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NATURAL JUSTICE - Duty of fairness - Procedural fairness

Monday, August 21, 2017 @ 11:41 AM  


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Appeal by three Band Councillors from the dismissal of their application for judicial review of a decision of the Band's Community Panel removing them as Band Councillors for breach of their Oath of Office. The appellants were properly elected Band Councillors. In September 2016, a petition was presented seeking the removal of the appellants from their positions as Band Councillors. The petition was supported by an employee of the Band and alleged that the appellants advocated for family members to receive housing and/or funding and/or the removal of the Executive Director for personal reasons, and therefore the appellants were not impartial, did not consider the best interests of the Band and showed a lack of respect for Band policies in violation of the Band’s oath of office. The Community Panel found that all but one of the alleged violations were established. It also considered a number of allegations not contained in the petition. As a result, it concluded that each appellant breached the oath of office as well as the Band’s Code of Conduct and other policies and bylaws. Each appellant was removed from office and each was prohibited from running for election in the next two Band elections. The appellants sought judicial review of the Community Panel’s decision. They submitted that they were not provided a fair hearing, as they were not fully informed of the case to meet and not permitted to fully respond to it. The judge rejected the appellants’ application, finding that the decisions were reached in a procedurally fair manner. He concluded that a full hearing was not required. The appellants appealed, arguing that the judge erred by applying the reasonableness standard to the Community Panel’s decision and in failing to find that the decision was reached in a procedurally unfair manner.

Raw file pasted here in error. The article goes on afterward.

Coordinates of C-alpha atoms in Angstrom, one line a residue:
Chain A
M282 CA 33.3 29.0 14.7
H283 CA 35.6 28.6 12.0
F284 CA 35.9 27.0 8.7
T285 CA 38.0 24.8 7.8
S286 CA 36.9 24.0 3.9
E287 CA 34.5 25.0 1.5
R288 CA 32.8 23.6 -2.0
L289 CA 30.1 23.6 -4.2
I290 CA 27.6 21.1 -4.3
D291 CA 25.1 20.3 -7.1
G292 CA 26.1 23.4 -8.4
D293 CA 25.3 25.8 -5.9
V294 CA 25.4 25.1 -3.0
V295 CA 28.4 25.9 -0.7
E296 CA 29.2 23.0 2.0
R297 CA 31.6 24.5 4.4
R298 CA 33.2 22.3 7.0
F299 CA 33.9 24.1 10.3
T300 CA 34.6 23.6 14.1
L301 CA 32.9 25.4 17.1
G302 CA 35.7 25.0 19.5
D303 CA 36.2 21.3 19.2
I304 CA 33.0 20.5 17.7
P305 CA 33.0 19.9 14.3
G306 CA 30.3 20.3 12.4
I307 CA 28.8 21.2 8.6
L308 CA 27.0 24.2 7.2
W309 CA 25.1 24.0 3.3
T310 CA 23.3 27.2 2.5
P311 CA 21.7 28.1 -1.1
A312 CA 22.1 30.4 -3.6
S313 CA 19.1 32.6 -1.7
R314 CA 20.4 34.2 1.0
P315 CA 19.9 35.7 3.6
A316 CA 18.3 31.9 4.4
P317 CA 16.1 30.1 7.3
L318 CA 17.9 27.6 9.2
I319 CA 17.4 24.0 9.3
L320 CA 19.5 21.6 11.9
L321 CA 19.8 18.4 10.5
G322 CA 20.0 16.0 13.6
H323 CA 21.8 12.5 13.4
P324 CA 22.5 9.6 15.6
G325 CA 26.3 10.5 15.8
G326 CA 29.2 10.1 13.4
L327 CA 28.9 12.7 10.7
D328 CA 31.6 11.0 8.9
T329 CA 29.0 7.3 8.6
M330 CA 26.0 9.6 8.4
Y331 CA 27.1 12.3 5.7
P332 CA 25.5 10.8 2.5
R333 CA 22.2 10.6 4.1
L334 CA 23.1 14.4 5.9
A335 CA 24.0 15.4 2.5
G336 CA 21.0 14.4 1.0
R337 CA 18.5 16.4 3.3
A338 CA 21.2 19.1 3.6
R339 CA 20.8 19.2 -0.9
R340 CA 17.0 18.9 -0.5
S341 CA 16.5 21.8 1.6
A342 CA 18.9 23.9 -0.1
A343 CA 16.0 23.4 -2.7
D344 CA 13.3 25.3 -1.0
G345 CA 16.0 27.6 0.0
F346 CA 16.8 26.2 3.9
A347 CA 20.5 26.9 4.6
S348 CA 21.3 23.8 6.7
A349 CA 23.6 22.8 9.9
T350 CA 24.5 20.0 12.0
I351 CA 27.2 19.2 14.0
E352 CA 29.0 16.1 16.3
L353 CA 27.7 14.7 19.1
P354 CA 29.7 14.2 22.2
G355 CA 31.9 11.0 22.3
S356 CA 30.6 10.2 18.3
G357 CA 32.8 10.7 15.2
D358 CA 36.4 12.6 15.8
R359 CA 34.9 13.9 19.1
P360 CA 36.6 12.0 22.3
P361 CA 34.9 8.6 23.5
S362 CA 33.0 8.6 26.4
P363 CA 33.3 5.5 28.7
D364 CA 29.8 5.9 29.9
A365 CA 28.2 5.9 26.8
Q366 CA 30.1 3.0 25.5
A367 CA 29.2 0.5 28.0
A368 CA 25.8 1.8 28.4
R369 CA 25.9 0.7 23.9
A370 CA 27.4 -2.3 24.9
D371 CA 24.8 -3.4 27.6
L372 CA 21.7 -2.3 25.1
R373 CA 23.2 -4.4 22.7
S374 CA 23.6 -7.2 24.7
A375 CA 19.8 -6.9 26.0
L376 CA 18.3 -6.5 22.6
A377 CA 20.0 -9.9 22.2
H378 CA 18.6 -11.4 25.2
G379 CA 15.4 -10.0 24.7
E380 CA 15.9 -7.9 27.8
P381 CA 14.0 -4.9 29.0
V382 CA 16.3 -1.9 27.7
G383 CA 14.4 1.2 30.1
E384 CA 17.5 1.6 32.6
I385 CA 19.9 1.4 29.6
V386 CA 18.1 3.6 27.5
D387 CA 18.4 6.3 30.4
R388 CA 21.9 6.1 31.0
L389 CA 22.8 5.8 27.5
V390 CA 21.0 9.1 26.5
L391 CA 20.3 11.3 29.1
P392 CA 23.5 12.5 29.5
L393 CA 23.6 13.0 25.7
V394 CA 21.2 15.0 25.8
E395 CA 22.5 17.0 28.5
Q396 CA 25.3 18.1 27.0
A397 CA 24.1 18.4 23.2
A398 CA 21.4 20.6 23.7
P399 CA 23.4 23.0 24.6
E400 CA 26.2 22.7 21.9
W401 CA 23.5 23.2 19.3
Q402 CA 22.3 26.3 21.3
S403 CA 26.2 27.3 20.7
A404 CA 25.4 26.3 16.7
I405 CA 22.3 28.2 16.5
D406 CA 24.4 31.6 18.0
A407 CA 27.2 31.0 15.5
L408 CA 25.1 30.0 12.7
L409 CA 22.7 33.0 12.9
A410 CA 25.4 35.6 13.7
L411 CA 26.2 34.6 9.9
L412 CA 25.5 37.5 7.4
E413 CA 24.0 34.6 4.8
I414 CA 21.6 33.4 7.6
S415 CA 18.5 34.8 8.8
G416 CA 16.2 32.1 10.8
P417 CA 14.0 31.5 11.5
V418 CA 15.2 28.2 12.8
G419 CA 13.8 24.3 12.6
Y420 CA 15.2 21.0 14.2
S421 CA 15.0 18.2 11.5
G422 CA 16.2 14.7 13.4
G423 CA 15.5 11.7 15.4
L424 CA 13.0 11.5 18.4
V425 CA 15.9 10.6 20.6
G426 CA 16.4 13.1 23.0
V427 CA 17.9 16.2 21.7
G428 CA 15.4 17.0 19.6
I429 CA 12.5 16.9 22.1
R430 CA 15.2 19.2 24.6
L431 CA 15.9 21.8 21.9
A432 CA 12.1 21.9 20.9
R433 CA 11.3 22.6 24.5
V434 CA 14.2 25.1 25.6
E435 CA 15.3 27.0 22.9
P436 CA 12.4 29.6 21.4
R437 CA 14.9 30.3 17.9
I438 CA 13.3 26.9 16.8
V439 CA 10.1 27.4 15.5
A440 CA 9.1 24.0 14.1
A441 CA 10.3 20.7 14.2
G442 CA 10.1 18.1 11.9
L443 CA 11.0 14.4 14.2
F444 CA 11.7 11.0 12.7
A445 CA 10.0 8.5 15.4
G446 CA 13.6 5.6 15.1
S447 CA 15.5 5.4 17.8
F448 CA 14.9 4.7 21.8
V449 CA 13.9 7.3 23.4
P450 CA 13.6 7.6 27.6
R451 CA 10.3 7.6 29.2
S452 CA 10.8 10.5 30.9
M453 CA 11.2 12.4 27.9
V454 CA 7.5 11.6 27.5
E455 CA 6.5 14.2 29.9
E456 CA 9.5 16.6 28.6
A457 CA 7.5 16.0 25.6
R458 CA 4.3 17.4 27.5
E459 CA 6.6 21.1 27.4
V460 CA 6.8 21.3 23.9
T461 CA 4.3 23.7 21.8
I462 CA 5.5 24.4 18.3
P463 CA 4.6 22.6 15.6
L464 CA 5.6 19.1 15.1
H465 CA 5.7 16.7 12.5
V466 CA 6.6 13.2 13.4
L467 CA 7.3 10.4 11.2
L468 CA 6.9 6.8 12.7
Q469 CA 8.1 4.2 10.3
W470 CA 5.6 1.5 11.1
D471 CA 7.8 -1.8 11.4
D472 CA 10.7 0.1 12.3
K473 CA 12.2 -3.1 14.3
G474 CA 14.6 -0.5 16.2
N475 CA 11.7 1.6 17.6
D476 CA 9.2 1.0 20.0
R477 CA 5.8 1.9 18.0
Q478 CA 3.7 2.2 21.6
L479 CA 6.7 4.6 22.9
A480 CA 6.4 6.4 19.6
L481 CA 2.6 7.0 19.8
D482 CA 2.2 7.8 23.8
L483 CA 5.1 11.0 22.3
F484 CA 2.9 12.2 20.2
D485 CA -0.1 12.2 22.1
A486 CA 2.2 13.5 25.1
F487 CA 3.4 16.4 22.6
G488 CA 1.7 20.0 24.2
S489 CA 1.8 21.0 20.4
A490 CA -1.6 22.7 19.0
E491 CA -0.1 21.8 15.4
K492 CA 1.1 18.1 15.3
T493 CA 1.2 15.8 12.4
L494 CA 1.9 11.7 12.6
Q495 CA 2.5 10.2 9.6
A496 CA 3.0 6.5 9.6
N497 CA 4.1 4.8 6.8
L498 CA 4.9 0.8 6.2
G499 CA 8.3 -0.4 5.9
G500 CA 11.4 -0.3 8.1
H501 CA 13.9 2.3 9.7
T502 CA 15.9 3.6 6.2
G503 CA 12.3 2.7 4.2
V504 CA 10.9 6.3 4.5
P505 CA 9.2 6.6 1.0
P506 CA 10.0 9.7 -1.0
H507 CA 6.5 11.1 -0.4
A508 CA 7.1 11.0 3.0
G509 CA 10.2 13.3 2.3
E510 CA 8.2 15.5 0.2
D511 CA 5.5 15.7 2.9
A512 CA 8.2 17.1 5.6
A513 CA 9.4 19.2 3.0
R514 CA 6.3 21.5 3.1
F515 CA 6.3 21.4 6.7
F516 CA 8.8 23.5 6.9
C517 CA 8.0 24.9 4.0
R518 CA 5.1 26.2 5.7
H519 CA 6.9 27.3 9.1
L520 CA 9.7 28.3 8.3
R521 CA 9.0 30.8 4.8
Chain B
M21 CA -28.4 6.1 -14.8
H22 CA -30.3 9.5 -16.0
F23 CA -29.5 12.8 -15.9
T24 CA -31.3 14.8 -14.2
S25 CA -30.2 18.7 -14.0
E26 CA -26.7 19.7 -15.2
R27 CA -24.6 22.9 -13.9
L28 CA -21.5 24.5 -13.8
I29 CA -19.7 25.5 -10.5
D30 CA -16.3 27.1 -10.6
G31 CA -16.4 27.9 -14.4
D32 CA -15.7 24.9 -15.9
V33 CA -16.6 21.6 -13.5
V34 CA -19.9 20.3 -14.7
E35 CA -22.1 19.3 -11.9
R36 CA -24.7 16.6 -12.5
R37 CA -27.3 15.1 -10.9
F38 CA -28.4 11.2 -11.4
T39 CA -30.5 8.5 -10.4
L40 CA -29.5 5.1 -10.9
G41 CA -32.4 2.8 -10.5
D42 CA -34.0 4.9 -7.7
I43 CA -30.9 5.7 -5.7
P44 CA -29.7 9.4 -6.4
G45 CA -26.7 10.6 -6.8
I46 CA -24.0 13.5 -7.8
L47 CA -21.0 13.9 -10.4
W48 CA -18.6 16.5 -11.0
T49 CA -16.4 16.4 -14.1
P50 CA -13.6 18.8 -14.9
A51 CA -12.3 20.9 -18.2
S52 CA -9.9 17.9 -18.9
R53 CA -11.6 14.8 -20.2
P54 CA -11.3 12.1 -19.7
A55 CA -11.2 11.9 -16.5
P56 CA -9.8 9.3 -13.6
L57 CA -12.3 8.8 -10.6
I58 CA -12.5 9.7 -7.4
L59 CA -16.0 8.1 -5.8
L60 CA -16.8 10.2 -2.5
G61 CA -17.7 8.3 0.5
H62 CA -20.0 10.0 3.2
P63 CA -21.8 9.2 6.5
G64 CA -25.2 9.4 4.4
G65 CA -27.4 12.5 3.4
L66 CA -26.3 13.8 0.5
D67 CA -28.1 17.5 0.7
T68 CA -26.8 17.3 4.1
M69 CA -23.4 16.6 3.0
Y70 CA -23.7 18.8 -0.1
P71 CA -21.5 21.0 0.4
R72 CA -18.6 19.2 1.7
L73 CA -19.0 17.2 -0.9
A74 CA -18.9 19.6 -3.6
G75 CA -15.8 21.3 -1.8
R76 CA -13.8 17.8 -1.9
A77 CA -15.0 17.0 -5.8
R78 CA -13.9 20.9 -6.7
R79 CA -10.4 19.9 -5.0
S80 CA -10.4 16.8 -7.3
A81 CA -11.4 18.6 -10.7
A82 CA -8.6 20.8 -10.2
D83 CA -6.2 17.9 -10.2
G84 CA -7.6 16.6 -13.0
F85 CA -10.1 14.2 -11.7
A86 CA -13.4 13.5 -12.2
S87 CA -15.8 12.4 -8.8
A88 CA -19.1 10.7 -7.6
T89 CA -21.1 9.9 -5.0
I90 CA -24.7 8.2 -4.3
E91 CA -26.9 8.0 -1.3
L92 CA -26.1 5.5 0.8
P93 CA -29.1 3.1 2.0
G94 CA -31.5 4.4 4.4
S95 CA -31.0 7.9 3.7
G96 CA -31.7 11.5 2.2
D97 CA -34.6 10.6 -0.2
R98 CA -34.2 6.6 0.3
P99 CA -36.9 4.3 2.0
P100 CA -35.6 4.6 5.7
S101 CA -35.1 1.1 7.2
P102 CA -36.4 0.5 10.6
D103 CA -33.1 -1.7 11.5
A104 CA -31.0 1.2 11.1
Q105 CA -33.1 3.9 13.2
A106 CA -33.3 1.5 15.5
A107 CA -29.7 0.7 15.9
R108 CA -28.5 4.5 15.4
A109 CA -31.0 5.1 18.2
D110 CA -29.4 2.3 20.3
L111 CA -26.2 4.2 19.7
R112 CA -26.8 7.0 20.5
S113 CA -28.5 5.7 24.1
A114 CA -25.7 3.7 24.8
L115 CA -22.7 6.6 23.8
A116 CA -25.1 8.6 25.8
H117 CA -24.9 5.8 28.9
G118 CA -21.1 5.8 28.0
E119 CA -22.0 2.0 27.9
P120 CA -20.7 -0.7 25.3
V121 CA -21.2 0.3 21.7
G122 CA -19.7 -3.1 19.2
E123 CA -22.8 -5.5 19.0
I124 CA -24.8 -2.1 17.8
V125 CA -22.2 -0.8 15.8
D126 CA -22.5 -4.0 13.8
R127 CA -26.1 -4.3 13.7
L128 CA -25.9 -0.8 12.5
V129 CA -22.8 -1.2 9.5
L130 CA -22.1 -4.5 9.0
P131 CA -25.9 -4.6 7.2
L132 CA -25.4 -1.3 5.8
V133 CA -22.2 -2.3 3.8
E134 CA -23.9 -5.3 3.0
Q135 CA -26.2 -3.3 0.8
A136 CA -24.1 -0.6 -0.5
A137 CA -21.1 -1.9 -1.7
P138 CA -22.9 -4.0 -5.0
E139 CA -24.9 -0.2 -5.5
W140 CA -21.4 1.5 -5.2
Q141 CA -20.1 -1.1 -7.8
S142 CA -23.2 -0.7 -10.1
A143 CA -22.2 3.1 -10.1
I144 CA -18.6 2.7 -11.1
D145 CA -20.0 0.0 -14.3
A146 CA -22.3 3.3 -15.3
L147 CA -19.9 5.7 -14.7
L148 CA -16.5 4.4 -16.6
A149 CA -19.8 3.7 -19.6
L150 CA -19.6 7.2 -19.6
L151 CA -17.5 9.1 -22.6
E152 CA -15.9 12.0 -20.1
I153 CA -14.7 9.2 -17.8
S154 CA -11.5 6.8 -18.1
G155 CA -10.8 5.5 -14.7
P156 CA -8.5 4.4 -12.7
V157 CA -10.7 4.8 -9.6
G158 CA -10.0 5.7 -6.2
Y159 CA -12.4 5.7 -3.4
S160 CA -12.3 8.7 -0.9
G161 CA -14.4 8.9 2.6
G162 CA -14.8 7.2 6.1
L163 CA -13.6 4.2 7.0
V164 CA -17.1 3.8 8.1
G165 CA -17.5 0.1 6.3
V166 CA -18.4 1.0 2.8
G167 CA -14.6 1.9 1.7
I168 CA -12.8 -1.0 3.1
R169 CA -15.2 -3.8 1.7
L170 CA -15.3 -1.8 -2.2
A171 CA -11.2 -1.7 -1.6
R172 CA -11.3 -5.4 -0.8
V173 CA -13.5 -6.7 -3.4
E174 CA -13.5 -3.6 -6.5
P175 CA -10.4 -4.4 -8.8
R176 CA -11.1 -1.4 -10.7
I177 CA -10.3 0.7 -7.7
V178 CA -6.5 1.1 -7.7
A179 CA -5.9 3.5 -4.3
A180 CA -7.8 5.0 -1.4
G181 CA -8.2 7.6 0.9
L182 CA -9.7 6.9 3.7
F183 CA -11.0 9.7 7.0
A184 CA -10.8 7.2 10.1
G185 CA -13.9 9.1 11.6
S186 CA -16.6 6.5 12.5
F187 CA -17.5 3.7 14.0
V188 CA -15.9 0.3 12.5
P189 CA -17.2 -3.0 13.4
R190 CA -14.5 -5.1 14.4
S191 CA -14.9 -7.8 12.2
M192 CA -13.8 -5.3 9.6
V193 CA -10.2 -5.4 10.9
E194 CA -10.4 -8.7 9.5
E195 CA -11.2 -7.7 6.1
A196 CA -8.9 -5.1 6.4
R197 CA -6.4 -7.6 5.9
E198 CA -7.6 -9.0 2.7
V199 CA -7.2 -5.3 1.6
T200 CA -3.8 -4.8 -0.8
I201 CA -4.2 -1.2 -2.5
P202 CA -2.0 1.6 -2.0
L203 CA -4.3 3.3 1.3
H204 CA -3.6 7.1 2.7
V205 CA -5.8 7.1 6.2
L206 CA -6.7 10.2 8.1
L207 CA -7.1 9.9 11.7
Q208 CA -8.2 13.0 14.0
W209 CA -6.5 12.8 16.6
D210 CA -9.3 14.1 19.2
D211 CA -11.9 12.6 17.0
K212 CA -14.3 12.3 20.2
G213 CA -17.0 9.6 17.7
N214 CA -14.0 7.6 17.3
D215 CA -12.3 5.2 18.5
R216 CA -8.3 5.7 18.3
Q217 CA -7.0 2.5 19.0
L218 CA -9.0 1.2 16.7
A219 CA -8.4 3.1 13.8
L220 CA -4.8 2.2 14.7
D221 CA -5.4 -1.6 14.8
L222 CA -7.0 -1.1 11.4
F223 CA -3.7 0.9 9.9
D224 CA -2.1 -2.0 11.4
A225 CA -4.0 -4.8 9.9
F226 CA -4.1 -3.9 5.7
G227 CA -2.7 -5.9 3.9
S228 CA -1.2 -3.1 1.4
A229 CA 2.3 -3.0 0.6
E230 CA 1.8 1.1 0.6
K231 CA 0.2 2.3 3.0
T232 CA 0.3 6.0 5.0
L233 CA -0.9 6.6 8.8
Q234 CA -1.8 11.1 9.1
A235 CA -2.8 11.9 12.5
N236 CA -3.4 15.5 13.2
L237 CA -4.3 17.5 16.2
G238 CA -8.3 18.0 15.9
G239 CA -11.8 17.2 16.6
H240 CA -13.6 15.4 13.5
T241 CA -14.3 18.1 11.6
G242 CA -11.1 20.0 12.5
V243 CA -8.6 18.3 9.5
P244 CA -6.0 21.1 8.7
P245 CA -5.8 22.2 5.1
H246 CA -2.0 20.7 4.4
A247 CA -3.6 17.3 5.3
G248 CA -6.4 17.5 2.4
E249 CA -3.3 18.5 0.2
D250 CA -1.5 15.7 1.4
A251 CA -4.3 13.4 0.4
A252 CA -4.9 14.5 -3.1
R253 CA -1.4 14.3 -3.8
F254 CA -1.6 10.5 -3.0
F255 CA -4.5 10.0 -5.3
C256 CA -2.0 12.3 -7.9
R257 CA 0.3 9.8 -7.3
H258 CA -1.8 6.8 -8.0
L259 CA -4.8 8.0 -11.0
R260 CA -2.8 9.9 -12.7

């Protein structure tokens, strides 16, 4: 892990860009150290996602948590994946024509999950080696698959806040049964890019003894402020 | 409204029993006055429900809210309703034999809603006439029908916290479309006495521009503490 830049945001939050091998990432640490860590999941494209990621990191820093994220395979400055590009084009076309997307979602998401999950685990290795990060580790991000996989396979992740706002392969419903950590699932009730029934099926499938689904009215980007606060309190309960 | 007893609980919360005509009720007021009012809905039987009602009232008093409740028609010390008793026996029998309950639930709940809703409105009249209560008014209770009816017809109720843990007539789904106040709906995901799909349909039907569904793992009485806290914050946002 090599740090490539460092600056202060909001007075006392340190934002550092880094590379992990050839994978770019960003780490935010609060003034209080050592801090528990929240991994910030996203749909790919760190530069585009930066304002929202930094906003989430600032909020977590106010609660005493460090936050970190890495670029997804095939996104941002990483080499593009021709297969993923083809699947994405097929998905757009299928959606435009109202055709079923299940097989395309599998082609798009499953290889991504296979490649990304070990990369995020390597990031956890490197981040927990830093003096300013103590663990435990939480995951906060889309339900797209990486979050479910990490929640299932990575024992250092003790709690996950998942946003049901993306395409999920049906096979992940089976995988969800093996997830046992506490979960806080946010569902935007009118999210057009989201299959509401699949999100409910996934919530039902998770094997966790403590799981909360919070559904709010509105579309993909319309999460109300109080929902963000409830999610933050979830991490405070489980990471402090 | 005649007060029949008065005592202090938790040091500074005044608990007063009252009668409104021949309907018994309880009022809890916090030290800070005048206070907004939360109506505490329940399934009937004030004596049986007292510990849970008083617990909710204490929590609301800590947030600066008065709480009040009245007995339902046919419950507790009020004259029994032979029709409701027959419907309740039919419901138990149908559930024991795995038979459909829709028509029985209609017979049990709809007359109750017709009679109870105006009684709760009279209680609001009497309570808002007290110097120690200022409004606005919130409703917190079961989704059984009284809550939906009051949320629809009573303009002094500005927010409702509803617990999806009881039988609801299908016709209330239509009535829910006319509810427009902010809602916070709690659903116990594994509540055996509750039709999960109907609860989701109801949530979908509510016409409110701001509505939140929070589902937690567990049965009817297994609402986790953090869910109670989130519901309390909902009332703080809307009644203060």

HELD: Appeal allowed. The Federal Court selected and applied the correct standard of review. The standard of correctness applied to questions of procedural fairness. However, the judge erred in concluding that the decision of the Community Panel was made in compliance with the requirements of procedural fairness. A full oral hearing was required, as this case involved conflicting evidence and issues of credibility. Furthermore, the matter could only be decided by the Community Panel members who heard all of the evidence and submissions of the parties. Community Panel members who were present could not pass on their recollection of the evidence and their impression of the witnesses to others who were not there. Nor was it sufficient for an absent member to read a summary of the minutes of what a witness said. As two members were absent for a number of hearings, two others recused themselves from hearing certain evidence, and one member declared a conflict of interest, the Community Panel breached the principle of “he who decides much hear”. In addition, there was a reasonable apprehension of bias, as some members participated in the decision when they were in a conflict of interest.

Johnny v. Adams Lake Indian Band, [2017] F.C.J. No. 676, Federal Court of Appeal, E.R. Dawson, W.W. Webb and D.J. Rennie JJ.A., July 5, 2017. Digest No. TLD-August212017002